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E3 (Electronic Entertainment Expo)

Mirror’s Edge: Catalyst Seems Like The Best Possible Scenario For The Return of Faith

by William Schwartz

mirrors-edge-hands-on

Fans had been pleading with DICE and Electronic Arts to revisit the stories of Faith and Mirror’s Edge for years leading up to the 2013 reveal at E3.  Two years more of waiting and we’ve finally gotten a chance to see the game in action and play it with our own hands, and it’s showing more promise than what we initially thought.  In theory, more Mirror’s Edge is a great idea.  The first game introduced a first-person parkour system the likes of which we’d never seen before.  Faith made death-defying leaps, performed acrobatic feats at high speeds, and was a capable combatant — the game was a lot of fun to play.  While the original was short on story and quite linear, there was a challenge system that gave the game an immense amount of replayability.  After playing Mirror’s Edge Catalyst at E3 2015, I’m convinced these old features of the original game isn’t more of what I want.  DICE’s new vision for Mirror’s Edge could potentially be much, much better.

After a DICE-led demo and thirteen minutes of hands-on time with the game, I walked away more enthusiastic about the future of my beloved series, a future I didn’t even think of … at least DICE did.  Having played a lot of the original Mirror’s Edge the decision to make this game open world makes a lot of sense.  Why is that exactly?  Because most open worlds are a chore to travel around, and the free-running parkour, the original game’s best feature,  is the solution to this problem.  It’s still way too early to tell if this will be fully realized. DICE very well could drop the ball in some aspect or another, but the hands-on time made it surprisingly clear that DICE knows what the strong points of the original were, and they’re staying true to them.

Mirror’s Edge: Catalyst E3 Trailer

Offering up three trials in our demo, we got a taste of what’s to come, most of it I was very familiar with due to it feeling much like its predecessor.  There was a combat mission that had you moving from point A to point B while guards stood in your way.  Using the easy learn hard to master movement system to navigate both the environment and those looking to impede your progress, Faith’s runner skills were put to the test in all facets.  While all the missions felt similar to the original in one way or another, this one felt most fluid.  Chaining parkour moves and combat takedowns while steadily moving forward made me want to see more.  There was a more standard checkpoint running segment, as well as a mission that required Faith to reach a billboard.  Little context was given to the objectives-based missions, but they were laid out in open world format.  Set a checkpoint, run there, start the mission.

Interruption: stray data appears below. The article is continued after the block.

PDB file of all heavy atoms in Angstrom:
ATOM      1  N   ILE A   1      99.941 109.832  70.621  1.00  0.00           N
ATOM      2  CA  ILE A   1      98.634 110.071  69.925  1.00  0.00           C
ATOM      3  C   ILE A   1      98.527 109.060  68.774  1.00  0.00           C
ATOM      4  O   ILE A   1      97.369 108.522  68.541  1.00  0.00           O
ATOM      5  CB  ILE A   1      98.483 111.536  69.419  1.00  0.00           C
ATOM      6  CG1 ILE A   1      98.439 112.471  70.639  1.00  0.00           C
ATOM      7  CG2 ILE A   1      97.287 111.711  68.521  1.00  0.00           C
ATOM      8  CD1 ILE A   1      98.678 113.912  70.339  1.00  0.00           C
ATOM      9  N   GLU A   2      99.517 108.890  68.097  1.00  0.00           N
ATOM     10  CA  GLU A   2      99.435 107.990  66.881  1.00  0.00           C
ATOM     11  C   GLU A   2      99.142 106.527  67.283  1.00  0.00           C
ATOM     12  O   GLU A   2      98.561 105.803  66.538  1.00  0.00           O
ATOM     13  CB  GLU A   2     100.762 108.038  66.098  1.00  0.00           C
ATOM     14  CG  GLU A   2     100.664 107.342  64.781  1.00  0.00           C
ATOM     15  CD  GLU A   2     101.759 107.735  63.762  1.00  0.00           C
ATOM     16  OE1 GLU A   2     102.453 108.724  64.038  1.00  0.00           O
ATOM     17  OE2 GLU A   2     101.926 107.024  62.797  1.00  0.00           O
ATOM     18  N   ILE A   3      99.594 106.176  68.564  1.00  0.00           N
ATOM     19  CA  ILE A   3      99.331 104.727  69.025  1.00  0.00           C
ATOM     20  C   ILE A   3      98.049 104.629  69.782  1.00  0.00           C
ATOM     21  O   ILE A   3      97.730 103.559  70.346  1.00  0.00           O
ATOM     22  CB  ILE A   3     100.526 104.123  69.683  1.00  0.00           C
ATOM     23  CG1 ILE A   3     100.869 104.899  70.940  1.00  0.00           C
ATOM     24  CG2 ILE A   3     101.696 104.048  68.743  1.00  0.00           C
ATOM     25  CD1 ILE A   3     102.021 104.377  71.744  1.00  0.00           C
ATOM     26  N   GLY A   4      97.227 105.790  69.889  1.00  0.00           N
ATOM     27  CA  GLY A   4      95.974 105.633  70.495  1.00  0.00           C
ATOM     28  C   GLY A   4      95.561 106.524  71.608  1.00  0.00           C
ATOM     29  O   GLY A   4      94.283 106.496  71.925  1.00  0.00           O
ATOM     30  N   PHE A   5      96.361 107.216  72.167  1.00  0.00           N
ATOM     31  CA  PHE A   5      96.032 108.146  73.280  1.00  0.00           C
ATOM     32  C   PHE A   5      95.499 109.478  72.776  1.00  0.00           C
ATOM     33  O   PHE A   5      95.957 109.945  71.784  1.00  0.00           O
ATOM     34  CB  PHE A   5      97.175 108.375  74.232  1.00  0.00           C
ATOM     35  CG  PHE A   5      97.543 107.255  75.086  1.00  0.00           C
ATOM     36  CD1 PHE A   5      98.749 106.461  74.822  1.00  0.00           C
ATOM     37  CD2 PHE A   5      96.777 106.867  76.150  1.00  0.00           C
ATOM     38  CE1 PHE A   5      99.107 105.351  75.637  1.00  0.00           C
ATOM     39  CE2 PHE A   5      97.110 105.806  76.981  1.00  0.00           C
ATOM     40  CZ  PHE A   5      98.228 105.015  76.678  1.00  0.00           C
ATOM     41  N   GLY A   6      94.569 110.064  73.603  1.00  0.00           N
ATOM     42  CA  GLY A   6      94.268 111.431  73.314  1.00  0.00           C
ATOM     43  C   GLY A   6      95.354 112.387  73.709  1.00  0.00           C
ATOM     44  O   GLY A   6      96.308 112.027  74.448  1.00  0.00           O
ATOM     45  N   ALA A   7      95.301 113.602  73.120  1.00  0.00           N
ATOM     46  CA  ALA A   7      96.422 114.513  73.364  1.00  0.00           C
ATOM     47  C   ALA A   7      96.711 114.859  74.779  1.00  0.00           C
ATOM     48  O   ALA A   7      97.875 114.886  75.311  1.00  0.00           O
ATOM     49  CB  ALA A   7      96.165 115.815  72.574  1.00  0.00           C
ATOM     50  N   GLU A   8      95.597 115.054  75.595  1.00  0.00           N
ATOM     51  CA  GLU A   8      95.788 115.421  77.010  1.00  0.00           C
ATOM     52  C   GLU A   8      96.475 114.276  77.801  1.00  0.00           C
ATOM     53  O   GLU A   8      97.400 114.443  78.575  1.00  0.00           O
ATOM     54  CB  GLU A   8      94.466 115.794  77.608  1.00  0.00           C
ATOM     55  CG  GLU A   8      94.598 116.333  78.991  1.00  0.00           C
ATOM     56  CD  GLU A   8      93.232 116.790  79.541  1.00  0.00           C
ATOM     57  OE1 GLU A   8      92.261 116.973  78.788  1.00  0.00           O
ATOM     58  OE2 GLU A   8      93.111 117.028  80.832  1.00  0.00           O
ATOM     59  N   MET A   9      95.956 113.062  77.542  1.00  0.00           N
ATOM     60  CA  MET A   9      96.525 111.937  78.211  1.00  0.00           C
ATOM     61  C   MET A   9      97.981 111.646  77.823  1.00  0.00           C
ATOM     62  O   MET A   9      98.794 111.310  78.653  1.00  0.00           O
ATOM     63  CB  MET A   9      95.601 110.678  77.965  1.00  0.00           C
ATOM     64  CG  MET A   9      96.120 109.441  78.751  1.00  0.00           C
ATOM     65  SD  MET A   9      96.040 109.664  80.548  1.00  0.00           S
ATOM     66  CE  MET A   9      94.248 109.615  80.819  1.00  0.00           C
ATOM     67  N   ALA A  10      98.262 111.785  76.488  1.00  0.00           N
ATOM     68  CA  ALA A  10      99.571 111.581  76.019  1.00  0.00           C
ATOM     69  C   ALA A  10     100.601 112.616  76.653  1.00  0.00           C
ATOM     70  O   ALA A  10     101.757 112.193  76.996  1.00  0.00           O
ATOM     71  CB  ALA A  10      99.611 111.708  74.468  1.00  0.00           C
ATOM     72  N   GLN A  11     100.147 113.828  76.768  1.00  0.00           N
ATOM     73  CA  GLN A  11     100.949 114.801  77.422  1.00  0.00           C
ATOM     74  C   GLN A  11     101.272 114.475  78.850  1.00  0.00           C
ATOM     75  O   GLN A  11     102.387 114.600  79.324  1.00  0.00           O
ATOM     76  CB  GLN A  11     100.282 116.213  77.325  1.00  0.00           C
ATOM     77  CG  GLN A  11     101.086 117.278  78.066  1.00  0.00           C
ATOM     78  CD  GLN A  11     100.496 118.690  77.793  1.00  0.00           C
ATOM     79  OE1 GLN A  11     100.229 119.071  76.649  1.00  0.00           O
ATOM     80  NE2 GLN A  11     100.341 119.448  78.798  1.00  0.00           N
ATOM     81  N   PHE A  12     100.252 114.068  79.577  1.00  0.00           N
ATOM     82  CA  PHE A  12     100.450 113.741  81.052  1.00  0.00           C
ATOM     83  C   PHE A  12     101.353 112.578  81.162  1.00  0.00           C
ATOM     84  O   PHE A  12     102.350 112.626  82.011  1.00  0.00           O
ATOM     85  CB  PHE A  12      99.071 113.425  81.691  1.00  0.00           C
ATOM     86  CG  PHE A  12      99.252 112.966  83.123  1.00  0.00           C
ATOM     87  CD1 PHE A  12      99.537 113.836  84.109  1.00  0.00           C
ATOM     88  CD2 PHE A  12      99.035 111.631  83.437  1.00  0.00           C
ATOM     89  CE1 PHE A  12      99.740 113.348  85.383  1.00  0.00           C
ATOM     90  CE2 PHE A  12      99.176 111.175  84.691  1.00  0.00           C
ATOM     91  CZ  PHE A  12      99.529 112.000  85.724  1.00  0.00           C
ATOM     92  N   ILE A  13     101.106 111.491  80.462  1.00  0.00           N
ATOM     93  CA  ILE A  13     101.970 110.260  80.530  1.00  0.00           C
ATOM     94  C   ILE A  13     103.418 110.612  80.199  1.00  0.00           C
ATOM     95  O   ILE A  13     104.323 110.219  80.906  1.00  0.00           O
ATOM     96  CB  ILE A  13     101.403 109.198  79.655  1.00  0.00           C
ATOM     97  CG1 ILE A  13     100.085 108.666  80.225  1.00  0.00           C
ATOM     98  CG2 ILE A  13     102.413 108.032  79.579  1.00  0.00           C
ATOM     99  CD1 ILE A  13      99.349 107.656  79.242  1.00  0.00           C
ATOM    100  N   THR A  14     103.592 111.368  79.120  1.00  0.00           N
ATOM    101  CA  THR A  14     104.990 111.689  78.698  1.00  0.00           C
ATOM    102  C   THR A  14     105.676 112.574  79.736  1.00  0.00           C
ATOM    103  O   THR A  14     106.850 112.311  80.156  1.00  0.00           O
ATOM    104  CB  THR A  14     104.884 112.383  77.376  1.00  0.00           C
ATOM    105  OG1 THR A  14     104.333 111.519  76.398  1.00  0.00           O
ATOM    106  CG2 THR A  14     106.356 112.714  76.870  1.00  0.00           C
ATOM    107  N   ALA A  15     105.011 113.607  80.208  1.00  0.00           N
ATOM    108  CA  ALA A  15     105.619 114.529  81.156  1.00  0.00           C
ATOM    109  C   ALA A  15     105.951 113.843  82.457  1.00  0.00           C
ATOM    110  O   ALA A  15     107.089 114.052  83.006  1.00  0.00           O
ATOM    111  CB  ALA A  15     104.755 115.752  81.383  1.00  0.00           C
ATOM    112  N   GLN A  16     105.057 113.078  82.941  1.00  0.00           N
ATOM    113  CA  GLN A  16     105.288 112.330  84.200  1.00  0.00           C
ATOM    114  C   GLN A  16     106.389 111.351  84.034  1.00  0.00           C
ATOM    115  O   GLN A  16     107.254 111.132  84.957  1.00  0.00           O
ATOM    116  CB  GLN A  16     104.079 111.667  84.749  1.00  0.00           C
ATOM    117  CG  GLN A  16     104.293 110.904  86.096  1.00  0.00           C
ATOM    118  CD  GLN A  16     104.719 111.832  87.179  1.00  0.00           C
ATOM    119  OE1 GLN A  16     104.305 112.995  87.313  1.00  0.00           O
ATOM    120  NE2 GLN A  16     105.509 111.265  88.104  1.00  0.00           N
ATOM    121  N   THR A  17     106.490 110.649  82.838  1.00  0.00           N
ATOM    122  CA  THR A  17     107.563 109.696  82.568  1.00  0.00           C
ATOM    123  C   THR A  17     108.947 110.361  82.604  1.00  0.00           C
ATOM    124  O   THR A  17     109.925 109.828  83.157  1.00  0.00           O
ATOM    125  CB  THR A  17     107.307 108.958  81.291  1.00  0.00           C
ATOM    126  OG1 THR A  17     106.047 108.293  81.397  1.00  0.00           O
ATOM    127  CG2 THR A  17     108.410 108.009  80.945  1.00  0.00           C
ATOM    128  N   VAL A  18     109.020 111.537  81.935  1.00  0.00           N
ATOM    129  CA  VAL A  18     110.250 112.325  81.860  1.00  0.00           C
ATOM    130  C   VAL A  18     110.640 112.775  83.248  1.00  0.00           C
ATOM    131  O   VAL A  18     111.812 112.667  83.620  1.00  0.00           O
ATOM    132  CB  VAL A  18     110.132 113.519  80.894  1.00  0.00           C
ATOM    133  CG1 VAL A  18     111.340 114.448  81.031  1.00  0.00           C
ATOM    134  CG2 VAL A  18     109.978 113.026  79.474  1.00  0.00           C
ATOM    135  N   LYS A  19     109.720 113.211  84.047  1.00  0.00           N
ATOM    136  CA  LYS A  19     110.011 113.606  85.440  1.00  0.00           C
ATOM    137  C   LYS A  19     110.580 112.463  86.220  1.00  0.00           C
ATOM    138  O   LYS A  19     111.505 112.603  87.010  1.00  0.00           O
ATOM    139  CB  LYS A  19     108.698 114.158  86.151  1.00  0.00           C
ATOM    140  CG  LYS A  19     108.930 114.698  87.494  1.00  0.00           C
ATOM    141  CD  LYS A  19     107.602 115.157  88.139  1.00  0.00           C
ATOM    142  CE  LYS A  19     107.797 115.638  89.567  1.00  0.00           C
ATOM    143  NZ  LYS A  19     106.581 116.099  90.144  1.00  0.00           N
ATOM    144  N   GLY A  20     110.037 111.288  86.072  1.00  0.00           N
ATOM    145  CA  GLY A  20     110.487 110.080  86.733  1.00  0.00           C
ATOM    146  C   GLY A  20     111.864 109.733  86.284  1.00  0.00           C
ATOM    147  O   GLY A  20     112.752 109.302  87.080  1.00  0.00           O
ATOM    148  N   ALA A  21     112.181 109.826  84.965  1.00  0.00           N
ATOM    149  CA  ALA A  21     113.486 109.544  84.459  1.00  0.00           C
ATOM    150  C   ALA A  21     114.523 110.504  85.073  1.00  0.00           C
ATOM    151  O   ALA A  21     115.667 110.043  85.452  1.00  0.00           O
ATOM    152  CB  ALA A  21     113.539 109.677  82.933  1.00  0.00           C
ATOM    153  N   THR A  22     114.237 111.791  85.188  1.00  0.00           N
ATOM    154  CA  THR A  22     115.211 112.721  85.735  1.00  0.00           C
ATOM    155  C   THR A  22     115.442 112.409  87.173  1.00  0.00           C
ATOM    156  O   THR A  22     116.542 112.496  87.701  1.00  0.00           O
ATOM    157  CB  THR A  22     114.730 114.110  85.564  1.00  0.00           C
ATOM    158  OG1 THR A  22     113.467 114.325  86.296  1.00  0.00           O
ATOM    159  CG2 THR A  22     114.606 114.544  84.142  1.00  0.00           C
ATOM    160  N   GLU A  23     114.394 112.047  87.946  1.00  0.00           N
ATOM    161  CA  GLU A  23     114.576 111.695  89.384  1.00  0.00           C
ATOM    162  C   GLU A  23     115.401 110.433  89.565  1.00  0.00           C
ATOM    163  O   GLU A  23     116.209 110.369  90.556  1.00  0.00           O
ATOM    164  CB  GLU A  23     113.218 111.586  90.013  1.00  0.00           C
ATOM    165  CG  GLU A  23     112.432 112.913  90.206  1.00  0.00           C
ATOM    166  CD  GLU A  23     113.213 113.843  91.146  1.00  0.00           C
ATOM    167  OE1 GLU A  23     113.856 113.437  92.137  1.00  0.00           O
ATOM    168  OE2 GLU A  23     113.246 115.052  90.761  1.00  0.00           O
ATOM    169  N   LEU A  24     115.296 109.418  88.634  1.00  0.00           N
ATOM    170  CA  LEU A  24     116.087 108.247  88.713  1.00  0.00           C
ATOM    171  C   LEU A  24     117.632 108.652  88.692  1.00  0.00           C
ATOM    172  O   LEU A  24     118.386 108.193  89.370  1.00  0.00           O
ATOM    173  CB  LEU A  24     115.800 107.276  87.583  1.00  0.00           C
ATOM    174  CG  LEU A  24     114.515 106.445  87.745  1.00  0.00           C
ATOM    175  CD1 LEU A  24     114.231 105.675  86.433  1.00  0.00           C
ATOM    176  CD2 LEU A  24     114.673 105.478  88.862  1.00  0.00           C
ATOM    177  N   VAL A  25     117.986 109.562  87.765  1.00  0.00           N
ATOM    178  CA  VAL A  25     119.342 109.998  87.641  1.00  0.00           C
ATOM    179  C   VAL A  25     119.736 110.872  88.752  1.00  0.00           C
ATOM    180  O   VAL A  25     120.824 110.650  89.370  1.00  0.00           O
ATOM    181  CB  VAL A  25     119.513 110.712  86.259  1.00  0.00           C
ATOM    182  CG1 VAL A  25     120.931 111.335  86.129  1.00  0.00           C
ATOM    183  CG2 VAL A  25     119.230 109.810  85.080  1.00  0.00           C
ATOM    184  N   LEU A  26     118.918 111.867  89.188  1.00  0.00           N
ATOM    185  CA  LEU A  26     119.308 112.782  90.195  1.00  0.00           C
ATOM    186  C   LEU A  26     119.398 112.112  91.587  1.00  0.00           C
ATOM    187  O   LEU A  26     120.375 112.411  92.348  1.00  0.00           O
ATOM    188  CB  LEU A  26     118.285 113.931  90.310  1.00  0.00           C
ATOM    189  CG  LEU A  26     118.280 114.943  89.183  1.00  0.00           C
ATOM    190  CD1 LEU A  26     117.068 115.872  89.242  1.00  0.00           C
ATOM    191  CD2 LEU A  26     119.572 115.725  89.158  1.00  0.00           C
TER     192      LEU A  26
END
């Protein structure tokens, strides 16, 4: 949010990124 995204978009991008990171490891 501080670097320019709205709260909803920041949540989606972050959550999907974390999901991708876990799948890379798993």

The gameplay in Mirror’s Edge Catalyst appears to not have been changed all that much from the original.  Players dash around the world using basically two buttons, one for up movements and one for down.  Sure, like the original Mirror’s Edge, things can get more complicated as you try to perform advanced manuevuers like wall-running and turning mid-air, but the core Mirror’s Edge feel has been retained.  You’re constantly looking for the next red object to interact with, whether that’s a door to smash through, a box to vault off of, a pipe to shimmy, or the many other things in the world that Faith can interact with.

Retaining the core feeling of movement and momentum from the previous game is important.  It was the draw for many, and what made Mirror’s Edge so fun to play.  Though Mirror’s Edge Catalyst appears to allow players to breathe a little more, not confined to the linear levels of the first game.  Our demo was somewhat constrained, but you could easily see there being a lot of potential in letting the player loose into an open world full of different side missions, collectibles, and story elements.  There were glimpses of this in our demo.  Finishing early gave time to explore, and even this small area had collectibles strewn throughout it that seemed smartly tucked away in spots that required some planning to reach.

I didn’t see much of Mirror’s Edge Catalyst at our E3 demo, but what I did see was really promising.  It’s going to be up to DICE to fill that world with interesting and varied activities, but the open world setting seems like the best possible scenario for the return of Faith and Mirror’s Edge early next year.

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